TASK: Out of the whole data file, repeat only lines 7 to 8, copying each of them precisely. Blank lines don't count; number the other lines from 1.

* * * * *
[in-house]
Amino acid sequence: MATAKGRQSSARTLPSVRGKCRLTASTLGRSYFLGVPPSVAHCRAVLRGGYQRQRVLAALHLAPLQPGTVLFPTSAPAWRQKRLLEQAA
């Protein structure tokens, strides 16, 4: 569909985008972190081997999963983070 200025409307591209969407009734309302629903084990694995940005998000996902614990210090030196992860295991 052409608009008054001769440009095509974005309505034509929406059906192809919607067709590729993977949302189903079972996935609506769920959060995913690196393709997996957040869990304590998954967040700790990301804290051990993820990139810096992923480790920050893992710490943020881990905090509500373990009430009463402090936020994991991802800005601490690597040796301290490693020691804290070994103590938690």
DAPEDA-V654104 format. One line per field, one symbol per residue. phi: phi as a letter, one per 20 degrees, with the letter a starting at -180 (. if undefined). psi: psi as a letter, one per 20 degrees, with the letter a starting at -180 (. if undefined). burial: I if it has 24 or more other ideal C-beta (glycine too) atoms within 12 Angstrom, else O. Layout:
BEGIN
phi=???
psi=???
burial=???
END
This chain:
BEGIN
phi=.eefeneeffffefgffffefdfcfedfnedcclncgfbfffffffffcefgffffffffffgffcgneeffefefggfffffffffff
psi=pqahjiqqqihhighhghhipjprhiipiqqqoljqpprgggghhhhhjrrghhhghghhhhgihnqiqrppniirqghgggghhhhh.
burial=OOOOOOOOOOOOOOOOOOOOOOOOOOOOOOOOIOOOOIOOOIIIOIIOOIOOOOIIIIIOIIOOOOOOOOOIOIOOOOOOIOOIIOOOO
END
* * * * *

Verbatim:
psi=???
burial=???